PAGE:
Is a college degree necessary for success?

Why higher education may be a luxury rather than a necessity

Is a college degree necessary for success?

Katherine Loomis, Staff Writer

Over the last few months, seniors have been finishing up their college applications and choosing their future schools, where they will likely spend the next four years of their lives. Throughout this process, I have watched seniors become overwhelmed as they add up the prices of tuition, boarding, textbooks and living costs, and attempt to decrease that number to a manageable amount with the help of many scholarships.

In our world, “college” is more or less synonymous to “success.” We are told from a young age that if we just attend college and graduate, we will be essentially guaranteed a career and consequent financial security for the remainder of our lives. In a sense, college is viewed as proof that one has achieved the American dream, and the rest of their life is destined for prosperity.

But is this common impression accurate? Is the price of college really worth it?

According to one college professor, Bryan Caplan, in his book “The Case Against Education,” Americans waste billions of dollars annually, investing in a higher-education system that teaches too little to too many.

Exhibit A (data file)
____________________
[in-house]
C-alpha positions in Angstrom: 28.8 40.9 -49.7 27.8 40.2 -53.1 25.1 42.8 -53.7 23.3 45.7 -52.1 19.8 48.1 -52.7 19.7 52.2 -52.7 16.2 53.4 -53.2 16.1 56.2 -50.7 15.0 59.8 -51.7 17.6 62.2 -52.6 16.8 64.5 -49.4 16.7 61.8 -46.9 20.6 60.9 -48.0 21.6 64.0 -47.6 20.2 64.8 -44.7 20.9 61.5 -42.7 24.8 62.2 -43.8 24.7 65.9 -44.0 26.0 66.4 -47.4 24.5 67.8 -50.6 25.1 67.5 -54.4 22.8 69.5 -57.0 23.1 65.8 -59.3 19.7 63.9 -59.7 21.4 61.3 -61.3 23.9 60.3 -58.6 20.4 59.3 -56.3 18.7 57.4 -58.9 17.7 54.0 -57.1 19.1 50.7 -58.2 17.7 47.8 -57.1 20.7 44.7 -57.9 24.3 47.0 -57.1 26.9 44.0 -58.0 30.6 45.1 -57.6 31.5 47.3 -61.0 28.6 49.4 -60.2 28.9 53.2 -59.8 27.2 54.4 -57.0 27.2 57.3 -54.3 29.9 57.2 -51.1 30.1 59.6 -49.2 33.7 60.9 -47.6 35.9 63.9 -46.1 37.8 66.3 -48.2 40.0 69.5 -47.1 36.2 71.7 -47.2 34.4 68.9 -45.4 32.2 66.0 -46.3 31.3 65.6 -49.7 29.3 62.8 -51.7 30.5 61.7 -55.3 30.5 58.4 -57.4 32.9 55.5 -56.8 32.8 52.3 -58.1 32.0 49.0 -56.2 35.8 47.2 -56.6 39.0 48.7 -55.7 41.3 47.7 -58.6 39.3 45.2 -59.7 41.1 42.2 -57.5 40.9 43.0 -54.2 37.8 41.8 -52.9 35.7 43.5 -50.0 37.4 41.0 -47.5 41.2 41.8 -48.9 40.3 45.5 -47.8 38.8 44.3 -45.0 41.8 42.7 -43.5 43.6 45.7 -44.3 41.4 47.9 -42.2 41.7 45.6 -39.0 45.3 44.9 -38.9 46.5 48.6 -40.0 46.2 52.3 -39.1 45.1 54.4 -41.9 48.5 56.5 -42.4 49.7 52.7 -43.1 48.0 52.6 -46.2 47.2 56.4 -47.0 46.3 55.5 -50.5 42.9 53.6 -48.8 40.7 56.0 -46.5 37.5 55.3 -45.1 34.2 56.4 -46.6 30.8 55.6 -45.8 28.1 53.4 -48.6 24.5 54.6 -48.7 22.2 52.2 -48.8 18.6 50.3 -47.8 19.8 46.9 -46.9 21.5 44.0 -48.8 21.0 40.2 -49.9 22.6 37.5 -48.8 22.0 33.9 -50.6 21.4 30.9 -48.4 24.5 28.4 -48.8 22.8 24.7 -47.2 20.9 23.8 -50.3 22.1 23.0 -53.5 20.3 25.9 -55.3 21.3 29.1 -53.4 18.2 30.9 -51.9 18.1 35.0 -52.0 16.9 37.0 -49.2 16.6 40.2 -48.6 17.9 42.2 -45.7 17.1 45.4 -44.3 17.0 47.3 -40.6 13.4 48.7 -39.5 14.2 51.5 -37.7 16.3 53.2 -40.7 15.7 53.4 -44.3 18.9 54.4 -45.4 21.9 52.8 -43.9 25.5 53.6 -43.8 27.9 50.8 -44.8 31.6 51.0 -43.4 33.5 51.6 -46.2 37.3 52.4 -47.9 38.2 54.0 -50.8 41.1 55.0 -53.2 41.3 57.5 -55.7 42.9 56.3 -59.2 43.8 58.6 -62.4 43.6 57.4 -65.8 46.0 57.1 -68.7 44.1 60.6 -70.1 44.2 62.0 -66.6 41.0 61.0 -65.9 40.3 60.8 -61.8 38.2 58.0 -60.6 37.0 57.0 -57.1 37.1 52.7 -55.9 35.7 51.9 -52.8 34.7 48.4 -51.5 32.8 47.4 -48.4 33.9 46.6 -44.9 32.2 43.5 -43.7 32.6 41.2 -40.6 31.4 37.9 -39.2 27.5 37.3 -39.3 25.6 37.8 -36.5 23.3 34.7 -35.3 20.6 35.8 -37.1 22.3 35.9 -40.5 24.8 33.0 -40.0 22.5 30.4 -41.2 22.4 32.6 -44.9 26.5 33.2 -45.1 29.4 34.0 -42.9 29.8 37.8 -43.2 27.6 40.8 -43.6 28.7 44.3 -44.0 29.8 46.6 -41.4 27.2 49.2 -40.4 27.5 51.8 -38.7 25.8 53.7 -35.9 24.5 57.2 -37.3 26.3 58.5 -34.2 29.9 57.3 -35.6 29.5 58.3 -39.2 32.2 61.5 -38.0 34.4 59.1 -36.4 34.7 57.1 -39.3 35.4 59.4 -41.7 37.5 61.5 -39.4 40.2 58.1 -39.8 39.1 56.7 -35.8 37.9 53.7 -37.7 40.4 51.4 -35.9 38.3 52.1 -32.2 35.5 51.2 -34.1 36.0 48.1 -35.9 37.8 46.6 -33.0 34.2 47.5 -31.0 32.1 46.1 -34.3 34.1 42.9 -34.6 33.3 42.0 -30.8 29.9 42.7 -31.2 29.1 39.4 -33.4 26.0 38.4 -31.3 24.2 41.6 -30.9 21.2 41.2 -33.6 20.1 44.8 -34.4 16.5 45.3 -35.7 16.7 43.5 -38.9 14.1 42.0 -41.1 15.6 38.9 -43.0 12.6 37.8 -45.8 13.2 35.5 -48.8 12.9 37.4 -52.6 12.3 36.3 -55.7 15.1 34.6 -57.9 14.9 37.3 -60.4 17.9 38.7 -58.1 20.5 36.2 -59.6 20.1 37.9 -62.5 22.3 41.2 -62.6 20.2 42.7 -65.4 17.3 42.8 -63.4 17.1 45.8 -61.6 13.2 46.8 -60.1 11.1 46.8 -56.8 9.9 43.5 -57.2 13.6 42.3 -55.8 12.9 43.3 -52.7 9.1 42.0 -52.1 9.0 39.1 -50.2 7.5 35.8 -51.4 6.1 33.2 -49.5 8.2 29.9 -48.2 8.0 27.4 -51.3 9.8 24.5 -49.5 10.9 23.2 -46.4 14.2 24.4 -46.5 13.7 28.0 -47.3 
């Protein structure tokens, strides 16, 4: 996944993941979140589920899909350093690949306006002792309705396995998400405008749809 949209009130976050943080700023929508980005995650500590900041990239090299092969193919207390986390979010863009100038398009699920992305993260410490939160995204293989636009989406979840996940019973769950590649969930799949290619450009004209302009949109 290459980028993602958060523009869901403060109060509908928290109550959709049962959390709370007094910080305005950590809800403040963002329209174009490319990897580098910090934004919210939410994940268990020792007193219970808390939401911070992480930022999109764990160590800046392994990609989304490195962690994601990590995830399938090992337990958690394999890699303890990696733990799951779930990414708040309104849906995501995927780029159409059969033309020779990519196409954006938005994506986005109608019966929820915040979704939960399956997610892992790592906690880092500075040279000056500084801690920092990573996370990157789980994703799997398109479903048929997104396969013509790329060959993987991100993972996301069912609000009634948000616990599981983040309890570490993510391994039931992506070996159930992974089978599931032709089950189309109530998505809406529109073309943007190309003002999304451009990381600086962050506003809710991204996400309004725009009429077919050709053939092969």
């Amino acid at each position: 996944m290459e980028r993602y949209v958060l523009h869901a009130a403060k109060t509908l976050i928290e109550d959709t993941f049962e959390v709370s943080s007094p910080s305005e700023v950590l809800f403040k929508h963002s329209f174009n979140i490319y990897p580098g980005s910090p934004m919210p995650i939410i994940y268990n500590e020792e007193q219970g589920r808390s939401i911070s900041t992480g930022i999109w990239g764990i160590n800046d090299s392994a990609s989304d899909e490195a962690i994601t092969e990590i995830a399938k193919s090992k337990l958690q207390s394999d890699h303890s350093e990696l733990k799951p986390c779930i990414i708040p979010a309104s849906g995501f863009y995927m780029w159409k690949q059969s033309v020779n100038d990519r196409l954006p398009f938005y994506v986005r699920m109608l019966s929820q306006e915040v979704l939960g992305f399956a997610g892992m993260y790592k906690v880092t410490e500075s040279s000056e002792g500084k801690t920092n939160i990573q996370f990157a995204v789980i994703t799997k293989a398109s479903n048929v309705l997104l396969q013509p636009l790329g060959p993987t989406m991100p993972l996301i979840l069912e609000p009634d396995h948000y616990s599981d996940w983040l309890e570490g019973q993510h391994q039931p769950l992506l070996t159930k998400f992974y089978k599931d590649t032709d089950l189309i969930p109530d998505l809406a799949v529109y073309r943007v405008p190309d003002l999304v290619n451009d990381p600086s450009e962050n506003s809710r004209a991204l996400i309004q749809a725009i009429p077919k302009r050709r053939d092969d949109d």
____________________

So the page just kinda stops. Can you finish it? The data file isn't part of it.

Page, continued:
Many parents and students alike believe that going to college is essential to obtain a successful career, due to the observable 67 percent wage premium earned by the average college graduate in comparison to the standard worker’s salary. However, Caplan argues that most of this premium can be explained simply by a college graduate’s predisposed talent, knowledge and discipline that had already been prevalent in his or her character when they arrived on campus for freshmen orientation.

What else contributes to this apparent wage premium? Simply put, a college degree also signals to employers that their hirees were willing to endure four years of (typically) tedious classes and projects that serve no essential purpose other than to test the tenacity of a student and, perhaps, conform to the ideas of our society regarding education.

Caplan calculates that only about 20 percent of this wage premium reflects actual schooling and skill that results from a college education. This means that statistically, the active pursuit of a degree does not impact students’ lives all that much.

In fact, if educational courses are what make students better workers, why don’t more people skip pursuing an actual degree and instead just sneak into large lectures to soak up all of the information that will make them more successful in their careers, at no cost whatsoever?  If classroom learning is what makes a person a better worker, then why doesn’t the job market offer a proportionate wage premium to workers who have completed just two years of their college degree, since graduates who have earned their full four-year degree are offered a sizable bonus?

Yes, professional degrees offer jobs that are more financially rewarding than the service-based,  laborious jobs of people who did not pursue higher education. But can this notion be explained by the predisposed perspective of society that was instituted generations ago?